Third, register-based virtual machines are seemingly uncommon — you’ve got Parrot, Lua, Dalvik, and likely a handful of others, but it seems like the majority go stack-based. Building a register-based VM instead then seemed interesting as well, so I wanted to try my hand at building one. This is especially true after past attempts to build stack-based virtual machines.5

Fourth, I felt like it.

You Get One Type

The Rusalka VM only supports a single type: doubles (i.e., 64-bit floating point numbers). This is a design choice mostly borrowed from Lua, albeit that Lua technically supports a few types (numbers, sometimes integers, strings, and tables). This wasn’t always the case for Rusalka, and initially the VM supported three types: floats and signed and unsigned 32-bit integers.

I liked the original three types, but they proved fairly annoying because it resulted in significant instruction bloat without introducing type tags into values and branching into most of the instructions. The former was more of a concern than the latter, realistically, since branching isn’t a huge issue. Really, though, it just seemed like a poor use of additional bytes since if I was going to end up increasing the size of a value in the VM, I wanted it to use 64 bits. There’re no 56-bit types in C++, much less standardized 56-bit floating point types supported by C++. Considering that, after some thinking, it seemed easier to use doubles as the universal type in Rusalka.

First, doubles can perfectly represent all signed and unsigned integers up to ±2^53 (or 52 bits explicitly stored via the mantissa plus one), which for the most part is sufficient to me. I’m sure there are some potential uses for the remaining 12 explicit bits you lose to the double’s sign and exponent, but I see this as a fair trade-off. As a way of not encouraging people to try not to treat it as a 52-bit integer, however, Rusalka’s bitwise instructions cast the value to an unsigned 32-bit integer.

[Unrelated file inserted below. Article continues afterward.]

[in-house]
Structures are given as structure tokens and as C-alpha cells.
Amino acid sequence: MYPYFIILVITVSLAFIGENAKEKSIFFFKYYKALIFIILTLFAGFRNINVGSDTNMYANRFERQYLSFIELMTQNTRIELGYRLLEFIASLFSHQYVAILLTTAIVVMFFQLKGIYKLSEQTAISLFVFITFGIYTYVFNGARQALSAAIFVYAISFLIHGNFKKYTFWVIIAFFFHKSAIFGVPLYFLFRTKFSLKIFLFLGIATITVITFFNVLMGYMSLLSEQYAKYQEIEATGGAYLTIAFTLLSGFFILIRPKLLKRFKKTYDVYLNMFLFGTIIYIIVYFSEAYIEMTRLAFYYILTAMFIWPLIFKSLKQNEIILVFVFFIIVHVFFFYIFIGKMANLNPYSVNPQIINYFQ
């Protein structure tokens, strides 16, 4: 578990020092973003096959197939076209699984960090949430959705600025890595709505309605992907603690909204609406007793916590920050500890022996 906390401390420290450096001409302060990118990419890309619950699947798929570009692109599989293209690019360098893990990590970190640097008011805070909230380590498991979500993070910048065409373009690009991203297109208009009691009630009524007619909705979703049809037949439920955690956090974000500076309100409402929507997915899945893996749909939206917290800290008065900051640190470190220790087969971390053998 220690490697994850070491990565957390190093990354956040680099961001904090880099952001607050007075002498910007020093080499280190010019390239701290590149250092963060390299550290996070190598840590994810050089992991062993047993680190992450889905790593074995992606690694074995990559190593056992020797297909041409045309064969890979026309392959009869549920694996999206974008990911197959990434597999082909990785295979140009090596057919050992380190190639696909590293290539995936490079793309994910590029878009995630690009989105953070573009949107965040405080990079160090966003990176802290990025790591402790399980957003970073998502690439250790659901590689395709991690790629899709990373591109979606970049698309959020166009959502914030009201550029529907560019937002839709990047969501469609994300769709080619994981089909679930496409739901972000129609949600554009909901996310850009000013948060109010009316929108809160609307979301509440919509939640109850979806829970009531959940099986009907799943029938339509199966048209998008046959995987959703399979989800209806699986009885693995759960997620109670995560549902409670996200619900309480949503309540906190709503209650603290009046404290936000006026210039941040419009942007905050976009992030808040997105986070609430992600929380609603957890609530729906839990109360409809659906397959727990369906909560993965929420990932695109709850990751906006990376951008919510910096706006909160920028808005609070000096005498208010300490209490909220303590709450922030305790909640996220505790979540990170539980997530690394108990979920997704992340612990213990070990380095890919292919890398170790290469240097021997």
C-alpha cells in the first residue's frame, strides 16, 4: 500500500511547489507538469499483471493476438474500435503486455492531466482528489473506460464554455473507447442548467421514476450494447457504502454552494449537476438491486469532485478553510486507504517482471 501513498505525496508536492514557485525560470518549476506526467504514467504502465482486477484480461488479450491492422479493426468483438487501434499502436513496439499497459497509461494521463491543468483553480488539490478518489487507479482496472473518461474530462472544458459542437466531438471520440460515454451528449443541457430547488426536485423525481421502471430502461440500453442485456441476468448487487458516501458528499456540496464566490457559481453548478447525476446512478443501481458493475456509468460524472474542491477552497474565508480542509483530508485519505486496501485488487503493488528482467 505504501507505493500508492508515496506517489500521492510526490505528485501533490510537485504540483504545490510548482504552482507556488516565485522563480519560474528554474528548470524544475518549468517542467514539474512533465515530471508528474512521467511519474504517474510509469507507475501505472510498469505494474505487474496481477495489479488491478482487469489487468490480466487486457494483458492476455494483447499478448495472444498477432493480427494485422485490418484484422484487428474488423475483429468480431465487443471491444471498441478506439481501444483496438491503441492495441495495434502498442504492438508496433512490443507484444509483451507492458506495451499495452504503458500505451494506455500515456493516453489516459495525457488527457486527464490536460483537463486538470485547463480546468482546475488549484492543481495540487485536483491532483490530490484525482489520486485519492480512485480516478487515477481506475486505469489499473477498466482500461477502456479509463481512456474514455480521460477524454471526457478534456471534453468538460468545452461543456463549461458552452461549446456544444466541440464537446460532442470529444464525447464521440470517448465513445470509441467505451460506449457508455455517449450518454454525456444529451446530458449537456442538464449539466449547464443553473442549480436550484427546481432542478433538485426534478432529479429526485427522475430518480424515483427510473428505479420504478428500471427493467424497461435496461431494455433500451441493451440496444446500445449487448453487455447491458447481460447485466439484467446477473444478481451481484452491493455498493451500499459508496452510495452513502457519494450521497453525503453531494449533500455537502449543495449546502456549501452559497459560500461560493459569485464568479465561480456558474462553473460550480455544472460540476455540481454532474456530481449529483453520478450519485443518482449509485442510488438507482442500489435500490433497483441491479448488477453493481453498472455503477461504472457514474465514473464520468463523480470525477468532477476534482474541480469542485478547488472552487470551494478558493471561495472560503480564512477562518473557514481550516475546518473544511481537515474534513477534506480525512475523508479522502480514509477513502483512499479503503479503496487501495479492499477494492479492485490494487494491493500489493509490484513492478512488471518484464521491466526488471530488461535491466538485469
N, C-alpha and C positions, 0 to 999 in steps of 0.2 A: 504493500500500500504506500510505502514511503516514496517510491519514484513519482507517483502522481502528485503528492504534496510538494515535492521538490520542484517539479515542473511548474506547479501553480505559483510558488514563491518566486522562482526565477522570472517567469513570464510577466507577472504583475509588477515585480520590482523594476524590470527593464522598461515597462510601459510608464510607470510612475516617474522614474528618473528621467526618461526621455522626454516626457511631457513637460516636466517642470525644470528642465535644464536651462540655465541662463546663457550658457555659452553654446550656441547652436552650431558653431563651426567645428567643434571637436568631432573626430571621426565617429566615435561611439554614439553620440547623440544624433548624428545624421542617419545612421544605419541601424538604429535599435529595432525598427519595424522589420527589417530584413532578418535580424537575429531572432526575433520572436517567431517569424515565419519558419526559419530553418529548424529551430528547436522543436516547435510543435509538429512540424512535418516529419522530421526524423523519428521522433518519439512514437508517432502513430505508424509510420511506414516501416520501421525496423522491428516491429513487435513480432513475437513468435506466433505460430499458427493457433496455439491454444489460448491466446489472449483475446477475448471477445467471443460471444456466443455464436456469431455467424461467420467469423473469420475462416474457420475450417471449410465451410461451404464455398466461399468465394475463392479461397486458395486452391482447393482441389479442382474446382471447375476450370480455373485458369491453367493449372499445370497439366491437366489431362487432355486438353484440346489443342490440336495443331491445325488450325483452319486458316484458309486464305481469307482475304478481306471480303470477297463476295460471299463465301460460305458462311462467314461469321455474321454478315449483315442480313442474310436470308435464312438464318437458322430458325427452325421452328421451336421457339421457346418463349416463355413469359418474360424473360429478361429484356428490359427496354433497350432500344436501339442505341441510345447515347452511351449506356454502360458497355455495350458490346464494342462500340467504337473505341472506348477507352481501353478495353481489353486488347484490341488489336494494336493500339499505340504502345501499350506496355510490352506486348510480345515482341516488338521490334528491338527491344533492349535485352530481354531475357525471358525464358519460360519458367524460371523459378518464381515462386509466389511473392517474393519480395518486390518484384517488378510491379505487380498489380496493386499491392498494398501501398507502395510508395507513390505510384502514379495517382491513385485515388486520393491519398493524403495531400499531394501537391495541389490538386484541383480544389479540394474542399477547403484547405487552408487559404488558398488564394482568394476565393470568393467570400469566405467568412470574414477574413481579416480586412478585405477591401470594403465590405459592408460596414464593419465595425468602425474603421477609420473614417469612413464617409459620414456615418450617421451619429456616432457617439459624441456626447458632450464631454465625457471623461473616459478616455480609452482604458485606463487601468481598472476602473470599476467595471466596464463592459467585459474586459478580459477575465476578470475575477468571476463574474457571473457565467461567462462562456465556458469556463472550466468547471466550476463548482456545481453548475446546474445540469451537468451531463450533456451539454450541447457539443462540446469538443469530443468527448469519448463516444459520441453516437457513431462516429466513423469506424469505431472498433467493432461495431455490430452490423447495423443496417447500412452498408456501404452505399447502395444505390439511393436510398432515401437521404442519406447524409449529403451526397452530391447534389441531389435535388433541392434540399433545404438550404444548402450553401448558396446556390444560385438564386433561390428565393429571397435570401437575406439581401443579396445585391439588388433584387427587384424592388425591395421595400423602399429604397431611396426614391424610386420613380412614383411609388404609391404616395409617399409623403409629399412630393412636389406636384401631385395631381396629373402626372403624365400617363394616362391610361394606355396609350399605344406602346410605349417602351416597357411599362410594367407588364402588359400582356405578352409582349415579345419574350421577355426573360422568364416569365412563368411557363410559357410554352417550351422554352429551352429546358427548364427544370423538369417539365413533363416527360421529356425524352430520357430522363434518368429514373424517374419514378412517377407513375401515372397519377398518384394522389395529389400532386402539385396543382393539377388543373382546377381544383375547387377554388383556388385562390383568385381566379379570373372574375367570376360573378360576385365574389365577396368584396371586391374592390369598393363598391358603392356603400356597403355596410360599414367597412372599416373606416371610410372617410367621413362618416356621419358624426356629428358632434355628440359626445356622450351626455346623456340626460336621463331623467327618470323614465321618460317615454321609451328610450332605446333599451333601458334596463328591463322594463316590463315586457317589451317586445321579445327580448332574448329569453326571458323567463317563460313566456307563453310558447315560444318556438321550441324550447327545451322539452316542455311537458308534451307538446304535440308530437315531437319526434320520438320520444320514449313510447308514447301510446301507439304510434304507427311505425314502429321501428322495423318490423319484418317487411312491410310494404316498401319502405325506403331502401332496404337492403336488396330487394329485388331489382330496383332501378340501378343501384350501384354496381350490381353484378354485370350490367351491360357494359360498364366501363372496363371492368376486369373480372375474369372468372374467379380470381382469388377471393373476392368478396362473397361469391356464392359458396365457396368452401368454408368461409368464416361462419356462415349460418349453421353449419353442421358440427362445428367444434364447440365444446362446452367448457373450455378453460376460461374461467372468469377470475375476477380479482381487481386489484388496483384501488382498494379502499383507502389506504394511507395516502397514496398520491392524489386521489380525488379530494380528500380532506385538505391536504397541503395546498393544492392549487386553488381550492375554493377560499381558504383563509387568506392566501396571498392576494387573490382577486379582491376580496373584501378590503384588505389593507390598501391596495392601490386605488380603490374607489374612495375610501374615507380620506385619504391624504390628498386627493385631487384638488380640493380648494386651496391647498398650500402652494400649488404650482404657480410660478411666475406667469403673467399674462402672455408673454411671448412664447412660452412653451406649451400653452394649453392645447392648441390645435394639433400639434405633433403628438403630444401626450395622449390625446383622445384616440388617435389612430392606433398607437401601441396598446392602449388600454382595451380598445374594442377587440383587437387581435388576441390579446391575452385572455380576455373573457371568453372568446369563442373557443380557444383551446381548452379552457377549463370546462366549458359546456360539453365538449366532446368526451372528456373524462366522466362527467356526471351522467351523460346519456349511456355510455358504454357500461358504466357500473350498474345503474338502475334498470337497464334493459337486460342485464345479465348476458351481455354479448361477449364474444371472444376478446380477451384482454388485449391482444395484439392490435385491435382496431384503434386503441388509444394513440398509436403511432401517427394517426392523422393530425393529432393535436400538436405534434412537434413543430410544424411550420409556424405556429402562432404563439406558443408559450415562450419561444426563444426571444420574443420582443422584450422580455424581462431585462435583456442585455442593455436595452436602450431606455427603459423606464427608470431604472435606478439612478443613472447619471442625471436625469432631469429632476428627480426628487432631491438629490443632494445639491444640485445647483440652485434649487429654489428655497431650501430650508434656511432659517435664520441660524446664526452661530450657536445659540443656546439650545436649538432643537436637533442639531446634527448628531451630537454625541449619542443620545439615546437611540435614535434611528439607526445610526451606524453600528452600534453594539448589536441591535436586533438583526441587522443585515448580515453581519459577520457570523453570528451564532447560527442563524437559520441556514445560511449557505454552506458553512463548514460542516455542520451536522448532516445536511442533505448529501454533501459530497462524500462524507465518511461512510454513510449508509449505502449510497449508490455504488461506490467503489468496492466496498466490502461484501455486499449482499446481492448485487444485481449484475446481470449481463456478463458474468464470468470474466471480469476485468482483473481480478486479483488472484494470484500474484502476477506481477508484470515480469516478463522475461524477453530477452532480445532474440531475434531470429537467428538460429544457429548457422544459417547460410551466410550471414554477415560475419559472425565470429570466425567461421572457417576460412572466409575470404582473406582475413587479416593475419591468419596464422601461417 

Second, by using doubles, this automatically gains additional precision over the float that I previously used. This could end up being slower in some respects, but it’s a benefit in the long run. At least until someone hits floating point precision issues, but I can’t really help that.

The two questions I tend to get from friends after I talk about this are more or less the same: what about strings / other objects? The simple answer for Rusalka is, “They don’t exist.”

This is a partial lie: strictly, as far as Rusalka is concerned, there are no types other than doubles. This doesn’t mean you can’t return a double and use it as a handle, though. Rusalka does allow allocation of memory and access to it via handles that identify these blocks (these can also be embedded in the bytecode to be loaded as read-only memory blocks). There are a few instructions for dealing with memory, mainly:

  • REALLOC and FREE, both of which reallocate and free a memory block. A zero block handle is reserved for no block, so reallocating a zero block allocates a new block.

  • PEEKand POKE allow reading from and writing to memory. They’re two of the weirder instructions, seeing as they both take five operands in order to specify their inputs/outputs, the type they’re reading from the memory.6 Because memory access is intentionally limited by the VM, these instructions are both bounds-checked to ensure you’re not doing something bad.

  • MEMLEN, MEMDUP, and MEMMOVE query the length of blocks, duplicate blocks, and copy data from one block to another. MEMDUP can be effectively recreated using MEMLEN, REALLOC, PEEK, and POKE, but that’s unpleasant. MEMMOVE is the same, though it’s much easier to provide as an instruction since it uses std::memmove and is far safer.7